If one achieves exclusive rights through registration with the U.S. Patent and Trademark Office, the recipient of such a registration is permitted and indeed should use the designation of a capital letter R within in a circle, such as ®, as a superscript after the mark, or the other official forms of such a notice of federal registration. By achieving such a federal registration, the owner of the registered mark dramatically minimizes the likelihood of a competitor using a confusingly similar mark and thereby significantly reduces the probability of any trademark infringement litigation costs. Additionally, in the event of any infringement of a federally registered mark, the registrant is very likely to prevail and thus such infringement actions typically are resolved long before an actual trial. Moreover, federal registration provides for many other benefits including facilitating U.S. Customs Office seizure of imported counterfeit goods, etc.

Whether a developer of a new product or service elects to rely upon common law rights or federal registration, the most important task in use of a trademark is PROPER SELECTION of a mark prior to usage and registration. Two significant hurdles must be overcome in the selection process. First, one must determine that no other entity is using the same or a confusingly similar mark on related goods or services. If the new product developer simply selects a mark and invests marketing dollars in getting a new product or service into the streams of commerce under the mark, the developer may simply have invested in a devastating trademark infringement lawsuit. Proper trademark selection therefore requires a screening or clearance search to minimize the probability of a prior user asserting rights against a new mark. With the advent of the internet, business entities may undertake limited searches at a database maintained by the U.S. Patent & Trademark Office at "www.uspto.gov" However, one should seek professional counsel in such a selection process.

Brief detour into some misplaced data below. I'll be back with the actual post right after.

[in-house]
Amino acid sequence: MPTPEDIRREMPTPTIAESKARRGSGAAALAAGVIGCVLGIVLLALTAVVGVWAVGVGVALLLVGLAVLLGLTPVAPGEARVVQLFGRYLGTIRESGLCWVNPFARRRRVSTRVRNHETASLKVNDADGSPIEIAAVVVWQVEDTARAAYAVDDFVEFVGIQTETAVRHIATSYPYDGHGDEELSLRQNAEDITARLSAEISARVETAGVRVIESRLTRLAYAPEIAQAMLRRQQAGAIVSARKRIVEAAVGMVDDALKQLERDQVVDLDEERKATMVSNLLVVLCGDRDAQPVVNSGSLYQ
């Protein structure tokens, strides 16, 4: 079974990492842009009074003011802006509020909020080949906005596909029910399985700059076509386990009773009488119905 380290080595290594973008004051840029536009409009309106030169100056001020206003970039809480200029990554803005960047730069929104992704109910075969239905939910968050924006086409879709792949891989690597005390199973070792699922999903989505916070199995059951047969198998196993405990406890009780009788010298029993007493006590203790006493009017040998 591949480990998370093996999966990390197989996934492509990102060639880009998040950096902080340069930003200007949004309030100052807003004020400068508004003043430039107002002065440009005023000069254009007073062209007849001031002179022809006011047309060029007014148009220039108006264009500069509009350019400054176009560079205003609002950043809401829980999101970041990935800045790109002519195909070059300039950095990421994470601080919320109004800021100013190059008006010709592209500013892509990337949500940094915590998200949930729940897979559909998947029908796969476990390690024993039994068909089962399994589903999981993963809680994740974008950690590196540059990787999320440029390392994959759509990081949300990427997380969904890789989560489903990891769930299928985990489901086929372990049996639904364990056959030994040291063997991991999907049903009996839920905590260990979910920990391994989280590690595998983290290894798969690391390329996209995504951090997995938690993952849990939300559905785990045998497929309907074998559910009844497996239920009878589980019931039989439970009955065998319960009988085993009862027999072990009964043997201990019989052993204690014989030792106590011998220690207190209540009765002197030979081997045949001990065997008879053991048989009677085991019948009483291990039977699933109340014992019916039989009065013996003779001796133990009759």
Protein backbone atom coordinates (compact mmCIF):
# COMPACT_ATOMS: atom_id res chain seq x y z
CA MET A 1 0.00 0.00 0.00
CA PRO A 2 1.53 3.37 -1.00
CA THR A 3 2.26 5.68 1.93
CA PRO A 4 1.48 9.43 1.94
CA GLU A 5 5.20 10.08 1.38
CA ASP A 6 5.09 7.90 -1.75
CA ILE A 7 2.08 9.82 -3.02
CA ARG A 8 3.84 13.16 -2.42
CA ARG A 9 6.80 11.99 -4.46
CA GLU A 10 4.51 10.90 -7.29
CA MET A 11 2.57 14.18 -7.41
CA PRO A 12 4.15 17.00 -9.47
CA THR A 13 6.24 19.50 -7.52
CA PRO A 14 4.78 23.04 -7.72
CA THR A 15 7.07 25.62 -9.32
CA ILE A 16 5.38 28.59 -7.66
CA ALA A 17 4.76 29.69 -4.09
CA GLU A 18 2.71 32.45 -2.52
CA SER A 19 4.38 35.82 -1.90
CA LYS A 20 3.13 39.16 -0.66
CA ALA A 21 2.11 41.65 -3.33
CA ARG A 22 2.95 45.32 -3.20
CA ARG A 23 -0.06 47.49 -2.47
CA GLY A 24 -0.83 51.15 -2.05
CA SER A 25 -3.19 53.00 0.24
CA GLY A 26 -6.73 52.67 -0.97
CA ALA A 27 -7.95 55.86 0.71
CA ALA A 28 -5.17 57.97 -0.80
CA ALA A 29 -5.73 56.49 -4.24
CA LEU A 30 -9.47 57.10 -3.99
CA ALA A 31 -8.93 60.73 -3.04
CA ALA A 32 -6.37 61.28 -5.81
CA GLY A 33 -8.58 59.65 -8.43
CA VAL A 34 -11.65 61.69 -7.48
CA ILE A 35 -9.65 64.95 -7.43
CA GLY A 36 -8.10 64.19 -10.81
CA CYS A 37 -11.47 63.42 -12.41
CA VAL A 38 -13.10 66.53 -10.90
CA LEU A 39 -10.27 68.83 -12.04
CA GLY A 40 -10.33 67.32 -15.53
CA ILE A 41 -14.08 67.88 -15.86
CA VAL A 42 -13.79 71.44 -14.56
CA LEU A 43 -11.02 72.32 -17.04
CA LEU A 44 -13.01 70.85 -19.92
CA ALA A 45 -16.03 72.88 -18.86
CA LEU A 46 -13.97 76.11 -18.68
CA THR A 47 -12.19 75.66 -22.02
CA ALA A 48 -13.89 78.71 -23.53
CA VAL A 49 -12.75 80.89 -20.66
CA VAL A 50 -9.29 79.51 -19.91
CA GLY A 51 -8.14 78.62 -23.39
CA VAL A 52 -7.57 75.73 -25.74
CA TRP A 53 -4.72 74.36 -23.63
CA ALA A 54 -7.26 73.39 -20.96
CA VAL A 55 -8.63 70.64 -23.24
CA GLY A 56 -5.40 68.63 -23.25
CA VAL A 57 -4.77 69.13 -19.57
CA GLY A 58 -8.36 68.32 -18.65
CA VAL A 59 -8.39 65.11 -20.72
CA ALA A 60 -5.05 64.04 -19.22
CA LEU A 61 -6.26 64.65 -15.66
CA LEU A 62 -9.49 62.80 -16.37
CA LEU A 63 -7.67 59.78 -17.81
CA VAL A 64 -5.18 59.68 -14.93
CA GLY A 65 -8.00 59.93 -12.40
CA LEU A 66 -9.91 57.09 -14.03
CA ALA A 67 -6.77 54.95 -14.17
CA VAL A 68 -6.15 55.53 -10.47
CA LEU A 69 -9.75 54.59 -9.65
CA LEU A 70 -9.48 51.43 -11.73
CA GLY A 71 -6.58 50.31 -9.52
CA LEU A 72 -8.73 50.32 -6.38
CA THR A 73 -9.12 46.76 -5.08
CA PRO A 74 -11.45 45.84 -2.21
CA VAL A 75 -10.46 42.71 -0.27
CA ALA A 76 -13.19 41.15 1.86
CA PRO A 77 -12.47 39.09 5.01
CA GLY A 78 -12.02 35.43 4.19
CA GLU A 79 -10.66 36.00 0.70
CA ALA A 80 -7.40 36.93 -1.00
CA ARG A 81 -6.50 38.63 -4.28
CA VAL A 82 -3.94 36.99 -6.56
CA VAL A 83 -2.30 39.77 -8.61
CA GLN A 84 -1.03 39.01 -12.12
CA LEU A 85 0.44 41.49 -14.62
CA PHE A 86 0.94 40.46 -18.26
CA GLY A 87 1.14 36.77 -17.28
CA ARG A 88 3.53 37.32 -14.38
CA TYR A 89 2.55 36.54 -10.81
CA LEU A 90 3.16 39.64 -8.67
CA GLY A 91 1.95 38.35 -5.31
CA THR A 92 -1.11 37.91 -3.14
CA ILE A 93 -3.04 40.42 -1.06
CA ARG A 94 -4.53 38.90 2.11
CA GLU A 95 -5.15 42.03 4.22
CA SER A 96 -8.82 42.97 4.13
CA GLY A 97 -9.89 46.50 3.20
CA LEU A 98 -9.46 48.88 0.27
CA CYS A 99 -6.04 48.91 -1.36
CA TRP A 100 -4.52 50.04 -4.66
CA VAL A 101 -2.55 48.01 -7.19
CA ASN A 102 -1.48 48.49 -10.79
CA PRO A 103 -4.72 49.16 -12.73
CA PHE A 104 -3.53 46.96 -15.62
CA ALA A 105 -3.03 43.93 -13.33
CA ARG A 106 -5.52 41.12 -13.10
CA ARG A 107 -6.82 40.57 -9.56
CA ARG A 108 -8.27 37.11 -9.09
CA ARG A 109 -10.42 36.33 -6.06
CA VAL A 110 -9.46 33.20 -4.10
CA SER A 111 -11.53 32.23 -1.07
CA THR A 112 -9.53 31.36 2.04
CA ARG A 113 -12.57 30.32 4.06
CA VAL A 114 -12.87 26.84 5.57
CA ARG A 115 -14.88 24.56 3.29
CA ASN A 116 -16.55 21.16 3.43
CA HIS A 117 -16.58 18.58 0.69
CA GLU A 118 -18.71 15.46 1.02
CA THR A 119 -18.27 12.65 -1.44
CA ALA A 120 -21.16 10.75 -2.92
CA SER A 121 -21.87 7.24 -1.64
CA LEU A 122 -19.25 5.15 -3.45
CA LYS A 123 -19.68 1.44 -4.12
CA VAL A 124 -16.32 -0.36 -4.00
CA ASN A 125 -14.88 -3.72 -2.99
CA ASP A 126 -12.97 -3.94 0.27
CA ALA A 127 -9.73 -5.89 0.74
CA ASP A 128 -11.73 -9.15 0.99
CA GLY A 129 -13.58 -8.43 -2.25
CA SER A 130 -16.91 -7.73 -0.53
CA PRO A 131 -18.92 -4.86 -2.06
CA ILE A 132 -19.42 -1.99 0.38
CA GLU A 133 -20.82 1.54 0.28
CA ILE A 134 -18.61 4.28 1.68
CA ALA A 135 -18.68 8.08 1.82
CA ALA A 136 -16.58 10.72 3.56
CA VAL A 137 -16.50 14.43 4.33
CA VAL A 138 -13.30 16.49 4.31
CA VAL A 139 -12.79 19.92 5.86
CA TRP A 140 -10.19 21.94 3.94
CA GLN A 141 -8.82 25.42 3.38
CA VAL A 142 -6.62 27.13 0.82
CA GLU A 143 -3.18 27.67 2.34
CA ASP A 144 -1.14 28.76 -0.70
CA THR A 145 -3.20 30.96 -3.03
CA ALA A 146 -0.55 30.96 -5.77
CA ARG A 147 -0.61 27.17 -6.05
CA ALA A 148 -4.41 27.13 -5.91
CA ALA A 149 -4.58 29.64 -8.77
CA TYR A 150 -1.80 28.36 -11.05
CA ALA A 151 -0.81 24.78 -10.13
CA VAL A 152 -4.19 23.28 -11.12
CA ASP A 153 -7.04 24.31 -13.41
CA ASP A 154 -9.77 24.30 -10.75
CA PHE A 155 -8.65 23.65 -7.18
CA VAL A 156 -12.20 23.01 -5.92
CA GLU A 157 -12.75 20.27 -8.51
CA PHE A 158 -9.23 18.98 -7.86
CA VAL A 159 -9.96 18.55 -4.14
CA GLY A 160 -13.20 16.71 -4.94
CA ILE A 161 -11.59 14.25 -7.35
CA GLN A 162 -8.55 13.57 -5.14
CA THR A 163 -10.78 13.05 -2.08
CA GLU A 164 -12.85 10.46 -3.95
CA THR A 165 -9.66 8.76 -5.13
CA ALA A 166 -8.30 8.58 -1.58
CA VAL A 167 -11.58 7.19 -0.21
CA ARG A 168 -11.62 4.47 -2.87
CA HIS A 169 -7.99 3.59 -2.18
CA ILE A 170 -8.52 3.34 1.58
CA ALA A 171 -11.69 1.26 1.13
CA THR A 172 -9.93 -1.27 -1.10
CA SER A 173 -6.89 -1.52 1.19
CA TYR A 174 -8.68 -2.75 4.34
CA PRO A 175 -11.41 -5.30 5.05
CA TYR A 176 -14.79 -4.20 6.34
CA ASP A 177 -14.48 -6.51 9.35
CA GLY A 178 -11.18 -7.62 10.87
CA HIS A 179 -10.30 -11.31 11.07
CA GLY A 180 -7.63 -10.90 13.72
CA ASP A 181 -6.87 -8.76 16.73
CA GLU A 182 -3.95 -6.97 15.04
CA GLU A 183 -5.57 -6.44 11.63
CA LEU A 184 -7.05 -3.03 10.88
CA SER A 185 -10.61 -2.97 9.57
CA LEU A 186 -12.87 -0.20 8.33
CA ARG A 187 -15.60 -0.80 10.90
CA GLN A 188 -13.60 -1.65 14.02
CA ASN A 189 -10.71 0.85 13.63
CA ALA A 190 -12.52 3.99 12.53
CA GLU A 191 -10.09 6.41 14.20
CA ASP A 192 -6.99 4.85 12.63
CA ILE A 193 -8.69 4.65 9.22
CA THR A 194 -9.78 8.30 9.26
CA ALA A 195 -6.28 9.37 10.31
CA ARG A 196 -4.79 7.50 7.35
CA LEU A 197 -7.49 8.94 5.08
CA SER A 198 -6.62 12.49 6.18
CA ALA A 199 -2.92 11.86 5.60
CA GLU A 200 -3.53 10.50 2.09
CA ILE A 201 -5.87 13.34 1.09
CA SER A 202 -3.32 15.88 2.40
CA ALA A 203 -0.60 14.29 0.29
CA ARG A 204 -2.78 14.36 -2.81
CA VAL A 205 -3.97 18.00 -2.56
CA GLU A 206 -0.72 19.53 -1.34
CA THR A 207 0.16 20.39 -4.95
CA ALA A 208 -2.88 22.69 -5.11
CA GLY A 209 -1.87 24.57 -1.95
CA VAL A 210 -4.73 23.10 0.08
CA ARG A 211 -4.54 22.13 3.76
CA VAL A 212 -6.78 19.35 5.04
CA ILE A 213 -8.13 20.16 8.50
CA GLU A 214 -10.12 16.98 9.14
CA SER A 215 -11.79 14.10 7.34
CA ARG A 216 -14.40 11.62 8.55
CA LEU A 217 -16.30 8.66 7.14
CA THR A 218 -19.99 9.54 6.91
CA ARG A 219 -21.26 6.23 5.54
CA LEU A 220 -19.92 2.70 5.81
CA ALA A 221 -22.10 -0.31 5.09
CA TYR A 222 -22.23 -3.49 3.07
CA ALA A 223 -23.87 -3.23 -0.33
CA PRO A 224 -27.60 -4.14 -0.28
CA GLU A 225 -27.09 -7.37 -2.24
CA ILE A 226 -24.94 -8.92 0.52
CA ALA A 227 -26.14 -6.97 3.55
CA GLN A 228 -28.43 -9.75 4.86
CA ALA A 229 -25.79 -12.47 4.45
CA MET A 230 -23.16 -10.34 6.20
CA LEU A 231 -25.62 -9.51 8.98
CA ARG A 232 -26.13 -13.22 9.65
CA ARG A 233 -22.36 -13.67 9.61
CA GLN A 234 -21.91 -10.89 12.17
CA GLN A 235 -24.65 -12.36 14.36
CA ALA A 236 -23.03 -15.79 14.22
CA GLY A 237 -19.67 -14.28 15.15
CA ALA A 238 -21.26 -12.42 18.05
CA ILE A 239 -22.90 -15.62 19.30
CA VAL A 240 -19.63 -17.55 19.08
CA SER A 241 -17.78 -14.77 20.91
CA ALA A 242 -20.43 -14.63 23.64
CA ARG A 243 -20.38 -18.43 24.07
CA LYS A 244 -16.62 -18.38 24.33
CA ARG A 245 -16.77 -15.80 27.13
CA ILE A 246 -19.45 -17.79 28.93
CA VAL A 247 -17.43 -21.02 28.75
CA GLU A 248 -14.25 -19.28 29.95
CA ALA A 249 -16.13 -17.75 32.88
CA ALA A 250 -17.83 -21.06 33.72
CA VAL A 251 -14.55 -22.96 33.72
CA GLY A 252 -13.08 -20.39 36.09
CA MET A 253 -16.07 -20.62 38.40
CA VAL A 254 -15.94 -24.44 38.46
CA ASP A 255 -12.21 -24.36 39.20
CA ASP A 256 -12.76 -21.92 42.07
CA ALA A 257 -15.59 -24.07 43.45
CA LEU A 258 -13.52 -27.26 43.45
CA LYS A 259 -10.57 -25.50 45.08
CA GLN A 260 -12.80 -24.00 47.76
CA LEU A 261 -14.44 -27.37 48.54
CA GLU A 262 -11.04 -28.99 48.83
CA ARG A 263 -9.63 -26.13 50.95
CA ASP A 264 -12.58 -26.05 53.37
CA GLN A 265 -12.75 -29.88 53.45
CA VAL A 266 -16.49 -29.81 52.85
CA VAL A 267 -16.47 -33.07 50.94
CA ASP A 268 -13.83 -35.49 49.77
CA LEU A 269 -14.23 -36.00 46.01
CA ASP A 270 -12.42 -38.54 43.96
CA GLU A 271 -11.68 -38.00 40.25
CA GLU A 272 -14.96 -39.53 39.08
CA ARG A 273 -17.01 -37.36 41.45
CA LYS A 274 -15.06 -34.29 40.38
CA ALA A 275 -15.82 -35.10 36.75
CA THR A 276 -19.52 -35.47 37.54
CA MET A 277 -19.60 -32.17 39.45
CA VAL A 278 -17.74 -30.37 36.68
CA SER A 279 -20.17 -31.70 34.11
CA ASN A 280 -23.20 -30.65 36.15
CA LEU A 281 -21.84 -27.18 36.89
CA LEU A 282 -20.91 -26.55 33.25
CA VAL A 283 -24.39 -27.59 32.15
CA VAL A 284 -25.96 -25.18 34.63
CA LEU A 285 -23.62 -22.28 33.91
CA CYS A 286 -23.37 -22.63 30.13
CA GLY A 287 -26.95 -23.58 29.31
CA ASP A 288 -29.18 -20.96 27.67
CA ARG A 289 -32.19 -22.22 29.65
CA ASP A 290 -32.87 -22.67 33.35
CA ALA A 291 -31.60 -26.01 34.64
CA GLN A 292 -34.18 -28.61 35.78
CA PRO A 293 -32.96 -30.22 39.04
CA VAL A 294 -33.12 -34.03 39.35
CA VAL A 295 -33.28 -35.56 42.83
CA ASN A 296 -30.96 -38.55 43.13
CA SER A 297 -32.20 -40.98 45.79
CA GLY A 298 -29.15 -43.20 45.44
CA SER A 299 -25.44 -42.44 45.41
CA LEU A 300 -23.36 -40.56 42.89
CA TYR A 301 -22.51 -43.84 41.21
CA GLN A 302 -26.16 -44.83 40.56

The second and perhaps more important hurdle is assuring the selected mark is capable of being protected by trademark law. A basic policy underlining trademark legislation is that a business cannot own words that a competitor needs to compete with the business. For example, one cannot own generic words such as "restaurant", "school", "Berkshires", "soccer school", "summer camp", etc.